For example, I’m a huge fan of the work they are doing in Visual Basic 9 with XML literals connected to our new Language Integrated Query (LINQ). It makes a lot of sense, because instead of having to “escape” to script, you just write the code you need right there in place – you have a complete general purpose programming language at your finger tips. VB-XML integration is big leap forward for VB programmers and allows those developers, who may not be as familiar with the standard XML technologies like XSLT, to easily process XML data inside their programs. It’s a huge advantage to the VB programmer and we think it helps make VB an extremely compelling language for XML programming – it makes me want to write VB again, and I’ve heard many others say the same thing. However, it is VB-specific so development teams that need cross-platform interoperability at the query/transform layer are likely to stick to the standard technologies like XSLT and XQuery.
There’s a very interesting tension going on here where general purpose languages like VB and C# are moving up into declarative space with LINQ but not going all the way into declarative, versus SQL, XQuery and XSLT which are fully declarative with no side effects, which are therefore more optimizable, but sometimes rather incomplete as programming languages go and rather hard to author in some cases. I really don’t know how it’s going to end up. I think we should continue innovating on both approaches and see what happens. It should be very interesting.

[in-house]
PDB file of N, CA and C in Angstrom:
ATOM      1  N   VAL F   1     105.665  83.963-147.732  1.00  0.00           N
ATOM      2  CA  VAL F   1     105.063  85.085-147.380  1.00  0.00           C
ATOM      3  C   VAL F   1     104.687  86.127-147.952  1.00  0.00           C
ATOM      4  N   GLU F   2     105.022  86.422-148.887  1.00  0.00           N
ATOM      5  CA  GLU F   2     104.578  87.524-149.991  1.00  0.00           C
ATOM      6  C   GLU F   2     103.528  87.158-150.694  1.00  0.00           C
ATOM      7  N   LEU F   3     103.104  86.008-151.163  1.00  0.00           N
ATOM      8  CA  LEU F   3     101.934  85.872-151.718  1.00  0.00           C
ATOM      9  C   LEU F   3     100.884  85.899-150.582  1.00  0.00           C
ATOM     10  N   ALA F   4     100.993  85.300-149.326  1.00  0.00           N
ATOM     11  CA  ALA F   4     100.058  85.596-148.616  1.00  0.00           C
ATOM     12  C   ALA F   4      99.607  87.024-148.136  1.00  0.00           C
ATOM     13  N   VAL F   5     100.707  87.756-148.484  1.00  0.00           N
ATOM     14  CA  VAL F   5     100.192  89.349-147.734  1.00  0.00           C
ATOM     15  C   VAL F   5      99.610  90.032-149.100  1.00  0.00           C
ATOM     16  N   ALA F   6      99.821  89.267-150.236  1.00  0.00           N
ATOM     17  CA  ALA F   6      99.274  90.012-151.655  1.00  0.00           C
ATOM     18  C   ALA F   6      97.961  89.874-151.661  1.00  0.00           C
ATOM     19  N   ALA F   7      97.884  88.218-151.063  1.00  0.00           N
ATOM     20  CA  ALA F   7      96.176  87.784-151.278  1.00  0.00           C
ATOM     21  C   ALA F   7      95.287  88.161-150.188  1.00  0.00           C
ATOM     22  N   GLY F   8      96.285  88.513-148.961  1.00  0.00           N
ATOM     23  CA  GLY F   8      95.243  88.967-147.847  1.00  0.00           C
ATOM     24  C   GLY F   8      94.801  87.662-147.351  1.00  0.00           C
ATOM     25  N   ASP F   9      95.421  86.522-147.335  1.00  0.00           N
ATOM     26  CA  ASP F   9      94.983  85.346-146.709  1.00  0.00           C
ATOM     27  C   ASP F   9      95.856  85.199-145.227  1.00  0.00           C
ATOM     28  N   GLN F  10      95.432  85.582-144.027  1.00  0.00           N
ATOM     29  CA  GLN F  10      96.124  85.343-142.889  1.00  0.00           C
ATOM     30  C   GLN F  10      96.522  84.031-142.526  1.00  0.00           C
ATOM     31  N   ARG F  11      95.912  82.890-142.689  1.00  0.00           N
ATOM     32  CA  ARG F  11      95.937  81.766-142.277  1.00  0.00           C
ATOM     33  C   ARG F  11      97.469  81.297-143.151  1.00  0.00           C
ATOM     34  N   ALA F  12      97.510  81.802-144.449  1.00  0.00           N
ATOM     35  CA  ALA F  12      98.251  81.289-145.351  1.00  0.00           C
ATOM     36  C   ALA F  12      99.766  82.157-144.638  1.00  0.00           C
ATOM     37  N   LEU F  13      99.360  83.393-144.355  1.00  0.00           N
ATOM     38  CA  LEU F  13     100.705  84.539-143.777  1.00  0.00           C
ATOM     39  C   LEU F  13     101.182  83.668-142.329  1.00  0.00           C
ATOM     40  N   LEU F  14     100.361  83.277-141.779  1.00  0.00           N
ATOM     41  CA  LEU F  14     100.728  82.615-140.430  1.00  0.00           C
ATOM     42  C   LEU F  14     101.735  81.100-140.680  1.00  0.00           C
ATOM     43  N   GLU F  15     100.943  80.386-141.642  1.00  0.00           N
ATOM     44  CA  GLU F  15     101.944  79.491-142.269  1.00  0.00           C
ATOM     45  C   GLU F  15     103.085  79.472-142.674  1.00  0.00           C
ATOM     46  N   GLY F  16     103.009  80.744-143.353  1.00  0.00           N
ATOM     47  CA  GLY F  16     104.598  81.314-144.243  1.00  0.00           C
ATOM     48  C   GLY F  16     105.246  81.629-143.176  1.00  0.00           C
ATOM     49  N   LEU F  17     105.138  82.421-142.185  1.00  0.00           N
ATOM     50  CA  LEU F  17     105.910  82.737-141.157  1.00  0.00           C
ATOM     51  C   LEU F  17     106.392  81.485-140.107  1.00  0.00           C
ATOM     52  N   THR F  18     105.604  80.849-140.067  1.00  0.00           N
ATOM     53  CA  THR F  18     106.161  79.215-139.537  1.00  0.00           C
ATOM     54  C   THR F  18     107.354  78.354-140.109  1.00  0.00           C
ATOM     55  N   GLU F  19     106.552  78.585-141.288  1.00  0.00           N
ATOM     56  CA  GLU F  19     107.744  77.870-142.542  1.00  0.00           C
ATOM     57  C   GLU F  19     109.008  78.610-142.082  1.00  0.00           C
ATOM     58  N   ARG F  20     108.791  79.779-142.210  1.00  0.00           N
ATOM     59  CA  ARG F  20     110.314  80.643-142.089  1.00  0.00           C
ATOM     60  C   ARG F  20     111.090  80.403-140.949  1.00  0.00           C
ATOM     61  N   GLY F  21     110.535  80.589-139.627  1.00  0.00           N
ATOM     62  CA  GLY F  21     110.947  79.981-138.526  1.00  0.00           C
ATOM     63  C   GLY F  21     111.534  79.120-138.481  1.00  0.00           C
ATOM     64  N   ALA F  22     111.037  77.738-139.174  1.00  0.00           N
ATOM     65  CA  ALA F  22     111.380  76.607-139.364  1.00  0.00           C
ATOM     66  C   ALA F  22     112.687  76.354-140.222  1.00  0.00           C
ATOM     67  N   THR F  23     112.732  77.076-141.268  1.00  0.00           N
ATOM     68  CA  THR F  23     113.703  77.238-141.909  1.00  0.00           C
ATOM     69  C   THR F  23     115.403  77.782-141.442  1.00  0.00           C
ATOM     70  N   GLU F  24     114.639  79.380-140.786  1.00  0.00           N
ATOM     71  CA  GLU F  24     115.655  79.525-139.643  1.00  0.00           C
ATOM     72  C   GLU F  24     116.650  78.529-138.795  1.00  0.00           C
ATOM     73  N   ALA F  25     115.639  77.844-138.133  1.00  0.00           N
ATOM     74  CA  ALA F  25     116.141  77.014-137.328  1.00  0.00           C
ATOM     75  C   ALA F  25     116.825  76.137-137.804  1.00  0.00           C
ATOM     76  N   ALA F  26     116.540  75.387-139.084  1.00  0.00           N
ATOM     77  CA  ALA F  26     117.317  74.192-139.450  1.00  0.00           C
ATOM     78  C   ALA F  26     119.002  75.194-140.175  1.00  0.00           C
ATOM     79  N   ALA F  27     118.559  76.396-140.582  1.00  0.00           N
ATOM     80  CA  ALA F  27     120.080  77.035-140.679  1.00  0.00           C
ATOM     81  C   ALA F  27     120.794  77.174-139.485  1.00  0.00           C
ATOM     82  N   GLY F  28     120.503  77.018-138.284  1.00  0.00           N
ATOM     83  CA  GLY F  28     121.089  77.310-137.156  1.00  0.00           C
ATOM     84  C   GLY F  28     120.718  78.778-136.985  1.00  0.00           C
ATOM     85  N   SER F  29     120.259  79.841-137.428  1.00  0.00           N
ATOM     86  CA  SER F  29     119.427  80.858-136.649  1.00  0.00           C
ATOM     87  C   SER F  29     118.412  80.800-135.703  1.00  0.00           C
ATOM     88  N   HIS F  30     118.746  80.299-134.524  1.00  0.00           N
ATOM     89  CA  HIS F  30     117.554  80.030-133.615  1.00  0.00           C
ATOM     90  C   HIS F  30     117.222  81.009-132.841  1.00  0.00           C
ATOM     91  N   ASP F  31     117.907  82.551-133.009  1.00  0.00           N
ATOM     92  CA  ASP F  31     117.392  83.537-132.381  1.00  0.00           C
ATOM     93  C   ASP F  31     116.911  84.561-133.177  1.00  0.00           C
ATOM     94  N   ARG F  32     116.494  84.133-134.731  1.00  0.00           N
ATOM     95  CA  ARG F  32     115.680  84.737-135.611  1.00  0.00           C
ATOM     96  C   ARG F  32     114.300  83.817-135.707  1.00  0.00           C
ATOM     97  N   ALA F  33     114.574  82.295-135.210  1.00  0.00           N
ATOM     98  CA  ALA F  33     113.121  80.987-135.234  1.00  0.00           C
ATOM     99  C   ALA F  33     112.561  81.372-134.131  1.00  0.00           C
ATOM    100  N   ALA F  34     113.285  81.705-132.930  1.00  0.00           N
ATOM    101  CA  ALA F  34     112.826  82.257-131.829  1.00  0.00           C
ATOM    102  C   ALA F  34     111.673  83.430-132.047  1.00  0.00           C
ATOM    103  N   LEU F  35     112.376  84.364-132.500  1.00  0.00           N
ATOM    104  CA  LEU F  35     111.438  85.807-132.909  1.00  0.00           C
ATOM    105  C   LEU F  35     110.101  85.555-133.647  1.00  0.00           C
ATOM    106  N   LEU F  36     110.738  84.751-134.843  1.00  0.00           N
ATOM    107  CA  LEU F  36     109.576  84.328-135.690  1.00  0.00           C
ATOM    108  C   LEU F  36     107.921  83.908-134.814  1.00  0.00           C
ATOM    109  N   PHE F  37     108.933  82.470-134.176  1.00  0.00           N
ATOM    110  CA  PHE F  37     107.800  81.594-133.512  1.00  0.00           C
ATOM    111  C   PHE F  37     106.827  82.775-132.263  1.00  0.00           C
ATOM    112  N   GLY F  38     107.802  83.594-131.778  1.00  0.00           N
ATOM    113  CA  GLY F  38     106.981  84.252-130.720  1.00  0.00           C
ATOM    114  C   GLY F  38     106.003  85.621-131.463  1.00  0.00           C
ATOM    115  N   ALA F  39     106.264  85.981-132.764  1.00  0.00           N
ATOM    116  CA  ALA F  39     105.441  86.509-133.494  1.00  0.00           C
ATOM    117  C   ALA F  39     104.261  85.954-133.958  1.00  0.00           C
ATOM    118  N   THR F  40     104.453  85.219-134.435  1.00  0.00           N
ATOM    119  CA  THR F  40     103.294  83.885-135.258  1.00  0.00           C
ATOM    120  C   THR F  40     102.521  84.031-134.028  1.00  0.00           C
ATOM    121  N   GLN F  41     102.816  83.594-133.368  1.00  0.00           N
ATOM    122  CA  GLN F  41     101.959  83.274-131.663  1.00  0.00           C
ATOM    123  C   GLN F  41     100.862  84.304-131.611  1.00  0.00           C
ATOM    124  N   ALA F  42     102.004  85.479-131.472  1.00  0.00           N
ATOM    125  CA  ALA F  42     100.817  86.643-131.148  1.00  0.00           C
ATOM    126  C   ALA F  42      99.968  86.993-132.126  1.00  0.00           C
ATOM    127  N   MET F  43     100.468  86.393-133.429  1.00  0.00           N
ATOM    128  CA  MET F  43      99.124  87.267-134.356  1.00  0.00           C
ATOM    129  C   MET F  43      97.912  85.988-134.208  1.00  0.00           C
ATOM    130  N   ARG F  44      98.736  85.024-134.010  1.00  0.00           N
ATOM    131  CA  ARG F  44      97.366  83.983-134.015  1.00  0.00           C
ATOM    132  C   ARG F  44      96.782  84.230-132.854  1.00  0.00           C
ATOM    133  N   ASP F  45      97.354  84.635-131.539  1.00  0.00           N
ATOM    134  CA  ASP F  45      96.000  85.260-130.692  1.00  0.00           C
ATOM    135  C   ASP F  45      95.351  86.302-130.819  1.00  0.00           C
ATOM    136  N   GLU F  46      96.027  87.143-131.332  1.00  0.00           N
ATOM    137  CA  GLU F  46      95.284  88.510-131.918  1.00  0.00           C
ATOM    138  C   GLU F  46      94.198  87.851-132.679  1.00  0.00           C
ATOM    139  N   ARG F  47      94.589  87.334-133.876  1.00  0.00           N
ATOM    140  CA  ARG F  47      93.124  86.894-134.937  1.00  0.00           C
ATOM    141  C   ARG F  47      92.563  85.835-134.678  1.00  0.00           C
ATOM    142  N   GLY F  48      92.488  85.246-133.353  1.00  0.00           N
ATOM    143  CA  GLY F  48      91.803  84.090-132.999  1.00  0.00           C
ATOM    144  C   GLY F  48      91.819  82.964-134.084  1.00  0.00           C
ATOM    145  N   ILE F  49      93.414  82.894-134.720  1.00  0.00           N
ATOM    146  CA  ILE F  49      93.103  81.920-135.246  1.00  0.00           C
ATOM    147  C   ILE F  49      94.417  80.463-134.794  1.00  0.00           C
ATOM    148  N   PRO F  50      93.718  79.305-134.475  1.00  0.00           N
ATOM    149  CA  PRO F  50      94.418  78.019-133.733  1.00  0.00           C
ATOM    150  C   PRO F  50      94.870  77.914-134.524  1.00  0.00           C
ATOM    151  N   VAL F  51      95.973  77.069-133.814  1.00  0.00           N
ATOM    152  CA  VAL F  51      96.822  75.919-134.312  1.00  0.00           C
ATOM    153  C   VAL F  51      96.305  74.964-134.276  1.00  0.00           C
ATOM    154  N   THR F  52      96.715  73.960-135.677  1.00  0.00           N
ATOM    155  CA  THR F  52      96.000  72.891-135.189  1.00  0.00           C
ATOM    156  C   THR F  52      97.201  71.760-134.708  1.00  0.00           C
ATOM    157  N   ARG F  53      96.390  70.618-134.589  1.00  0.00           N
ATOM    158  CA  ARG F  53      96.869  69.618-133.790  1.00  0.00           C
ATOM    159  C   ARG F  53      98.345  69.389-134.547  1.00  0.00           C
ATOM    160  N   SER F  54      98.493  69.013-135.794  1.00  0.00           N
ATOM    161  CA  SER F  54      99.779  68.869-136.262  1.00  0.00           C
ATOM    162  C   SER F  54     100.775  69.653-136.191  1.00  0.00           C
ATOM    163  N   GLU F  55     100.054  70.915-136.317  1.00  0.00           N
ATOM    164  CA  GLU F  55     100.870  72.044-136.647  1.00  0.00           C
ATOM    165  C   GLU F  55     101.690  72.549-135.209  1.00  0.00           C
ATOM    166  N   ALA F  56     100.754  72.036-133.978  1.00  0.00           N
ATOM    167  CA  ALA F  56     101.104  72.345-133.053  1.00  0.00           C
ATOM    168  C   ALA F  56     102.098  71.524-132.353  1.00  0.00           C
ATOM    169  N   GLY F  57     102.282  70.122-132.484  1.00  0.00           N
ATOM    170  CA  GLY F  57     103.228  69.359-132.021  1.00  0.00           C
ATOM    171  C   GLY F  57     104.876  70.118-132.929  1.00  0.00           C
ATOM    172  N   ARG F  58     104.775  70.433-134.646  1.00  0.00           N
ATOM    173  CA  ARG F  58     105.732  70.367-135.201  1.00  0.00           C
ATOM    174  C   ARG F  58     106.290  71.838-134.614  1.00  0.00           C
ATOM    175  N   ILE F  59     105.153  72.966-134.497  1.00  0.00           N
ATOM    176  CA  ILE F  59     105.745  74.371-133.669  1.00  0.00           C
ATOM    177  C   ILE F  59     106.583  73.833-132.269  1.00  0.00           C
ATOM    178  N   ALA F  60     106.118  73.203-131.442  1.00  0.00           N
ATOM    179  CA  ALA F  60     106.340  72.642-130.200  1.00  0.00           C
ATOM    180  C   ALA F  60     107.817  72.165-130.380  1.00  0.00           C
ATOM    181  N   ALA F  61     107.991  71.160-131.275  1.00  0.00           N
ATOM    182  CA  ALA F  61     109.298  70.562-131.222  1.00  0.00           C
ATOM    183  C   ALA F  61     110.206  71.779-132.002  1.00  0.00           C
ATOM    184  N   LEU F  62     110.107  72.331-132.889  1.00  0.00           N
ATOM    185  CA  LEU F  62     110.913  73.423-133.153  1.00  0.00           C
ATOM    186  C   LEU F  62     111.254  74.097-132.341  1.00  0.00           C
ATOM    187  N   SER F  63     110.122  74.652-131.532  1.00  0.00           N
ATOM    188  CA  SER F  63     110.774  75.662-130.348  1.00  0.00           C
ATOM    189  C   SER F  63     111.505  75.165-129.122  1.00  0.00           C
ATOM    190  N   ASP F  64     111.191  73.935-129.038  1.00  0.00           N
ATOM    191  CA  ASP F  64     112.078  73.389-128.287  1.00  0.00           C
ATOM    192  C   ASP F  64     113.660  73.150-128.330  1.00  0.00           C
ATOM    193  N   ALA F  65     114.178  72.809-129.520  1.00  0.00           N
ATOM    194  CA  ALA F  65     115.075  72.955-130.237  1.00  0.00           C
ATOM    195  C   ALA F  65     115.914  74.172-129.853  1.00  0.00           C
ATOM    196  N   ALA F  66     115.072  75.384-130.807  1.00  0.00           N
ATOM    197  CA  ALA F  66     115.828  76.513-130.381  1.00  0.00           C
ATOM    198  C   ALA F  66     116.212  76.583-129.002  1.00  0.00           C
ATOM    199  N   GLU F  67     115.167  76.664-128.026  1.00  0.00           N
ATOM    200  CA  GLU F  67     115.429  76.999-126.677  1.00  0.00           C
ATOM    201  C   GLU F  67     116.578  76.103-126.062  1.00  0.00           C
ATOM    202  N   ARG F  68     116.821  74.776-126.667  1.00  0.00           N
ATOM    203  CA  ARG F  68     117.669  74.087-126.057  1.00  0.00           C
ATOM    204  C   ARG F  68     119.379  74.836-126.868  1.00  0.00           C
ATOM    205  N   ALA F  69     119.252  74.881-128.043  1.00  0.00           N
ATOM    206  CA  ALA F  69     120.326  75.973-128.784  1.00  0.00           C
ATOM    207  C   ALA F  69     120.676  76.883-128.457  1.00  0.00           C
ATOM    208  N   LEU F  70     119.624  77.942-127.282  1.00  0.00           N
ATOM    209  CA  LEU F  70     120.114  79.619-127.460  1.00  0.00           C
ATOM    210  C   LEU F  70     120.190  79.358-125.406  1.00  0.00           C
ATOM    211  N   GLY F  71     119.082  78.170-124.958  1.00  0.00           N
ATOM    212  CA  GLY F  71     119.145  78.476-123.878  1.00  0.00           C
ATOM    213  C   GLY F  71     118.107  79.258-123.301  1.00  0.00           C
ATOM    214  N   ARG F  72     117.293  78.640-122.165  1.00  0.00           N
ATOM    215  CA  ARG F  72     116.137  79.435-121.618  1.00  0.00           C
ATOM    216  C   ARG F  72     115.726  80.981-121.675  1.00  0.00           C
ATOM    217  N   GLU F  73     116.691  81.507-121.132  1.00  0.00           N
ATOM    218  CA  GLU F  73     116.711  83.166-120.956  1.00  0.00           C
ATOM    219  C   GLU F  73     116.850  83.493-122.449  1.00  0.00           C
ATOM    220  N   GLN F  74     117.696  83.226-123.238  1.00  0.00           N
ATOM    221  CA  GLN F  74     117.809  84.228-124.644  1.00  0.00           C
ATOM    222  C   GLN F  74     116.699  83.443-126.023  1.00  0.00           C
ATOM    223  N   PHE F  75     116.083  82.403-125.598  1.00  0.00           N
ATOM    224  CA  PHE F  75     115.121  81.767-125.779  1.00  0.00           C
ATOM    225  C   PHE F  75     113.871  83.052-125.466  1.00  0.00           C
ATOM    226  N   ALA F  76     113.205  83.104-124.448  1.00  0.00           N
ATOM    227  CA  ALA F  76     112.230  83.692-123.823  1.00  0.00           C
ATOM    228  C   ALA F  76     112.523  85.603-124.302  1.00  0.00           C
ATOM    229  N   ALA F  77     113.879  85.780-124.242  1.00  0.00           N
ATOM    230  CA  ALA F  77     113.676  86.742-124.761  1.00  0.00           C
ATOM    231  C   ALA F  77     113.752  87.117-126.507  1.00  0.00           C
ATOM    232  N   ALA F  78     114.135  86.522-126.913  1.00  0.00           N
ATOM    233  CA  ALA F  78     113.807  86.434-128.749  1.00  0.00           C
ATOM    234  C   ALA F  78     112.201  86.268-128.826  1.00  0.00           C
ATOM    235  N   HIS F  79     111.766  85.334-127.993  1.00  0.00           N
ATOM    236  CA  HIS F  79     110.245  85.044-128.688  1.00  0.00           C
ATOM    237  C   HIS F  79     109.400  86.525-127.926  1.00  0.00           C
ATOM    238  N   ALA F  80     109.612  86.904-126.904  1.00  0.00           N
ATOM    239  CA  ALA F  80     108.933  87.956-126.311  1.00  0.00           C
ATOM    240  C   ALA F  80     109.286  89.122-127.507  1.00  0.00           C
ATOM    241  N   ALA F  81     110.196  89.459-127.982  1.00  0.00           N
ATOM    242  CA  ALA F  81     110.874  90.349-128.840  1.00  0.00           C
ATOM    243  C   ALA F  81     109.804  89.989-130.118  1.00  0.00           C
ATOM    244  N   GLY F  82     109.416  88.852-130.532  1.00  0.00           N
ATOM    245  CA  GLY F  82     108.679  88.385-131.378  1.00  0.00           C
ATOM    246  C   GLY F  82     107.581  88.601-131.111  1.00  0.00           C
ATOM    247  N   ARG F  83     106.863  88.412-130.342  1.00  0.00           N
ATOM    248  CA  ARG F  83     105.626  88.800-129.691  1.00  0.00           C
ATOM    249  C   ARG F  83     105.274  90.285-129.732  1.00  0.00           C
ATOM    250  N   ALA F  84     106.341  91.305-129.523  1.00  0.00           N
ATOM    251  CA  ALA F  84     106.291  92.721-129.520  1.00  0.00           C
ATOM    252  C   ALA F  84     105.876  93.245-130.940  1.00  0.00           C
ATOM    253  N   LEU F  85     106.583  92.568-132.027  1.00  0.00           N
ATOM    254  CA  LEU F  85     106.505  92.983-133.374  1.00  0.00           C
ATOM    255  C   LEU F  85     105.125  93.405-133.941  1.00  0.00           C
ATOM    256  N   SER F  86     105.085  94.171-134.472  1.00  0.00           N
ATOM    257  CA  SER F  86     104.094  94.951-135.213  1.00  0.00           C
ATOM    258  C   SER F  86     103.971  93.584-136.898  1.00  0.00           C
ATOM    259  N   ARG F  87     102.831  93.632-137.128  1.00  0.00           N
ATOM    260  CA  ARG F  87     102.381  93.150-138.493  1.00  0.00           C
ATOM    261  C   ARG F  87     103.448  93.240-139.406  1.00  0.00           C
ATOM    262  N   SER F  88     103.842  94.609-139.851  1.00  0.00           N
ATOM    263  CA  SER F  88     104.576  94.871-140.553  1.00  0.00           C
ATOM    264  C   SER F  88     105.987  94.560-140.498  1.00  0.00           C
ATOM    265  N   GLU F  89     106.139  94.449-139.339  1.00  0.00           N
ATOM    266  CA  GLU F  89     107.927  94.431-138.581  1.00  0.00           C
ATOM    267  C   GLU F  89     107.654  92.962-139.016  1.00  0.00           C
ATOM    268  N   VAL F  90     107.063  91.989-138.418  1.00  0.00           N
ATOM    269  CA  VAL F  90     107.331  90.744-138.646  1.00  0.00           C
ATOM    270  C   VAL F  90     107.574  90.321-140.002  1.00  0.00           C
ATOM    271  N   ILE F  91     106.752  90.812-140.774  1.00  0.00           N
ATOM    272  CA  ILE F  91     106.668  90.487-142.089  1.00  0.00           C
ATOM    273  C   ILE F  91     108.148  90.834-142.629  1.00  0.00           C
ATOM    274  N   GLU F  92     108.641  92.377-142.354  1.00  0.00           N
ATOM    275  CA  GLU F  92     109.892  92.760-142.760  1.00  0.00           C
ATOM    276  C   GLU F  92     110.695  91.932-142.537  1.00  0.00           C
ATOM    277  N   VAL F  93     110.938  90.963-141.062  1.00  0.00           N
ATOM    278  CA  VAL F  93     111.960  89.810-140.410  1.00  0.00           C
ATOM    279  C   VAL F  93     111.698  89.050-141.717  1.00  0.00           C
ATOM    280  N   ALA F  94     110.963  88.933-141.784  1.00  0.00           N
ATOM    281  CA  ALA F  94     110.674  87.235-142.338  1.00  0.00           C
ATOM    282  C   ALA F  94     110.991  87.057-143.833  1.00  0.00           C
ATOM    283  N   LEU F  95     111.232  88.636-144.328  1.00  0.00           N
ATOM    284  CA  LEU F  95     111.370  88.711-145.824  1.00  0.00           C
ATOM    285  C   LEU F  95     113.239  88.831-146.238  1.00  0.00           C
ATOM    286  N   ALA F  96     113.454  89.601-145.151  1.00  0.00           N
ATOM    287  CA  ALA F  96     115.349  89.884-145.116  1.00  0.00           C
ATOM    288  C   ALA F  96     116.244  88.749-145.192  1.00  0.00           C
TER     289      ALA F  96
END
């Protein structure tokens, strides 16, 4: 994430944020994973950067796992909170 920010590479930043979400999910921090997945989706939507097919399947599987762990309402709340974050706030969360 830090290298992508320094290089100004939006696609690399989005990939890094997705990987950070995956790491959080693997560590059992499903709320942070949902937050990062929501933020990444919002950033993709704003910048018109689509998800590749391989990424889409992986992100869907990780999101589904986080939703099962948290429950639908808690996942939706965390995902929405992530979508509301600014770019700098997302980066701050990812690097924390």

As for all the myriad other XML standards out there, there’s a lot of hype that you have to sort though. To me it’s a funny thing to see programmers going to town making XML more complicated with layer upon layer of new concepts. I remember going to a conference and people were telling me “stop! – we can’t take any more”. There is genius in simplicity. I’m glad to see the renewed focus on simple REST-ful XML based services for this reason. If simple works, why complicate it. Conversely, if it isn’t simple, chances are people just won’t use it.